Let me provide some background here, if you will, because it will explain, at least in part, my reaction to The Mirror Test: Is Your Business Really Breathing?, by Jeffrey W. Hayzlett with Jim Eber. I’ve spent 25 years in banking—hitting on virtually every area including “tellering,” lending, audit, trust and investments, marketing, and business development, punctuated by seven years of journalism on community weekly papers. The latter tends to override all readings, as style and grammar are absorbed, weighed against content, and sometimes, spit out.
A business book that isn’t dry
“This is great,” I thought, glad to find a business book that was not so packed with dry content that it was like the reading equivalent of eating puffed rice without milk. In ways, my feelings were borne out, as Hayzlett has included many little stories to illustrate points and some pithy observations that would be most helpful to a newcomer in any retail business. I was pleased to see a couple of my favorites among them—the importance of passing information on to employees; the importance of valuing your own business; knowing what it is you need to achieve and how to do that—the true basics of good business.
In a section called the “Liver & Onions Principle,” Hayzlett lists questions that one must ask, answer, and solve before even thinking about business, and again, they are right on point.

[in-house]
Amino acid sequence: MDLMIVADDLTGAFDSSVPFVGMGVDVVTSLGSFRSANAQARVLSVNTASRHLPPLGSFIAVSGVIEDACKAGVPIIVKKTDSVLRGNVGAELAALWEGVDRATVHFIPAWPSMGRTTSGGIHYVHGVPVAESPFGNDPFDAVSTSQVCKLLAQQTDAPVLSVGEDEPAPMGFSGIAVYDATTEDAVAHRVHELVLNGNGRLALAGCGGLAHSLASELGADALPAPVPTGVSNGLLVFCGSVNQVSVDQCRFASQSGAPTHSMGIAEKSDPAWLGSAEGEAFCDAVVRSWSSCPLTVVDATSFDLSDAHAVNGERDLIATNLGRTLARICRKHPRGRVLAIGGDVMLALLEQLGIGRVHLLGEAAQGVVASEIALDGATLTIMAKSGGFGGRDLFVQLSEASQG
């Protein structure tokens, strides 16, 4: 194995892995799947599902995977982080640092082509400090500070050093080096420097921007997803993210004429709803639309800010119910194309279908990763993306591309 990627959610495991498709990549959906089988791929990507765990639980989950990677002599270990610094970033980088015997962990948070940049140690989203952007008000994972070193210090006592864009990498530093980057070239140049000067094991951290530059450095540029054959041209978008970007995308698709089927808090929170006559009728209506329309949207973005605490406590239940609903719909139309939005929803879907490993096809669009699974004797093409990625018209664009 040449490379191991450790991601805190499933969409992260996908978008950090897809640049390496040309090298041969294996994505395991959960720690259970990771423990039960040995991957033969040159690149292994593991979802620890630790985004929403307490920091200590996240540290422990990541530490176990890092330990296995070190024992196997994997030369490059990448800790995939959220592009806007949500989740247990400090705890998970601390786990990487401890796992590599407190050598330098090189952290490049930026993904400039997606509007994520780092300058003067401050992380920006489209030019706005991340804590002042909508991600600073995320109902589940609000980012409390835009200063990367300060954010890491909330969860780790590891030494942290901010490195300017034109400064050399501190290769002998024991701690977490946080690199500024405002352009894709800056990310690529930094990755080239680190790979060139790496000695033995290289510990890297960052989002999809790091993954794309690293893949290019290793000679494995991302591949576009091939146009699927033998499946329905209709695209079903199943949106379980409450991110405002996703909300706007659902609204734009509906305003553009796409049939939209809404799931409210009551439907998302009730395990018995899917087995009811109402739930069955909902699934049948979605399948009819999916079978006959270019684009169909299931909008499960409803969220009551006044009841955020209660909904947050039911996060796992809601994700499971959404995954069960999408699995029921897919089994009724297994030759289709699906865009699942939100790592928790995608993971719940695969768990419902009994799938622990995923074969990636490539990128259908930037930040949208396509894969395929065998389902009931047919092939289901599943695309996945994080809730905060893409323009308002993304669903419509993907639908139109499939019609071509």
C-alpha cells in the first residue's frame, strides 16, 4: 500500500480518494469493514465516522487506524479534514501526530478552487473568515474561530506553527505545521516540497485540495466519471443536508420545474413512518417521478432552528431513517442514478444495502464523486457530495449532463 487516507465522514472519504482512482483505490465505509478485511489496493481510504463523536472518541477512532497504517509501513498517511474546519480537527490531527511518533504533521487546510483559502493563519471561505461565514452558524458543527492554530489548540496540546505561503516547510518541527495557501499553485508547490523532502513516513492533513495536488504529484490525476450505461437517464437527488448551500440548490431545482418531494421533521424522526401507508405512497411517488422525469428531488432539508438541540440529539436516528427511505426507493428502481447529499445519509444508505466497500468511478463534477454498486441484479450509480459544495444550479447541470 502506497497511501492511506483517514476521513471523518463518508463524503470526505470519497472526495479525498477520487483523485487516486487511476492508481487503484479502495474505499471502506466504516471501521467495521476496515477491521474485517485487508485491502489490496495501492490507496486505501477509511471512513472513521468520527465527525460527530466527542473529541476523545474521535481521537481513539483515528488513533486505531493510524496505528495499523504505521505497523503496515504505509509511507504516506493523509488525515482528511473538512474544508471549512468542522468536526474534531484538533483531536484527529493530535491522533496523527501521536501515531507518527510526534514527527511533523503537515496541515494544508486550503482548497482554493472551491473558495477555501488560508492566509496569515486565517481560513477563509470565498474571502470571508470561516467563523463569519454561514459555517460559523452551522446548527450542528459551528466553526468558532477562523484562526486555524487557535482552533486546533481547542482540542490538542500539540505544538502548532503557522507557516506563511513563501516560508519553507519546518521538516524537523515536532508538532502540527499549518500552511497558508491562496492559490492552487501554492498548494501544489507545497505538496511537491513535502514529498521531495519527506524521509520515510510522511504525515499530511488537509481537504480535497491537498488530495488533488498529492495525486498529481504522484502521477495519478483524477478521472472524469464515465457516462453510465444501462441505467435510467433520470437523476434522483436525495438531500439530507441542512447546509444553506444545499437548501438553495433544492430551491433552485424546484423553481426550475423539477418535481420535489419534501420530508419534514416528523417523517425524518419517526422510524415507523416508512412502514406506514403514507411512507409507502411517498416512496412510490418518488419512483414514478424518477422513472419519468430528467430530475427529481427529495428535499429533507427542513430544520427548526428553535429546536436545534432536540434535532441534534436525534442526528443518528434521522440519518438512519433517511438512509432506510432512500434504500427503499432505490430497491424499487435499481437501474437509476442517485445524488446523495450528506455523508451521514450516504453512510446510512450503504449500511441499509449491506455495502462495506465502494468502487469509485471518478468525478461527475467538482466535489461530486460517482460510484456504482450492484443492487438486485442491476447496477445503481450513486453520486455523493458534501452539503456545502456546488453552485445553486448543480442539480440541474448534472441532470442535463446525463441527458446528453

Do you have the right team? Do they have the right tools? How will you know that you’ve succeeded?
If everything goes right, the thought is that you’ll get your filet mignon or whatever it is that is your aspiration.
If it doesn’t go right, then you’re looking at liver and onions for the duration.
Happily, Hayzlett includes probably one of the most important tenets of business in a section of the book that talks about adding and getting value. He cautions against giving away your product (or even discounting to compete on price), pointing out that doing so immediately devalues you and your product in the eyes of the customer or client.
Good content, disorganized, frenetic style
Now, Hayzlett is a professional speaker and consultant. His website identifies him this way: “Change Agent, Thought Leader, and sometimes Cowboy. He is a Social Media and Marketing Expert and Kodak’s former Chief Marketing Officer.”
The examples I’ve cited in this review are used to show that there is effective information in the book that can easily be of great use to the reader. The problem is prying it out of the clutter of the book’s set-up and style, rather like a chimp with a stick, digging ants out of a piece of wood at dinnertime.
The book almost seems like a stream of consciousness, with the message held under the water by numbers, letters, quotes, inserts, bullets, boxes, and subheads, with headlines that at times don’t even match the point.
At times, it is rather an outline gone mad.
Is it a fatal flaw? No.
Was it an easy read? Not really.
In the end, though, I think I figured it out–all of the above breaks in text were the equivalent of hand gestures, hops, and the kinetics of public speaking.
Treat the book as if you’re in on a day-long session with Hayzlett on stage, watching him pace, stomp, and arm-wave, and then you’ve got the program.
A valuable read? Absolutely. The facts, the hints, and the informational stories contain invaluable content that every business person must know.
Just count on a lot of wading to get to it.
Topics: Books for Bankers,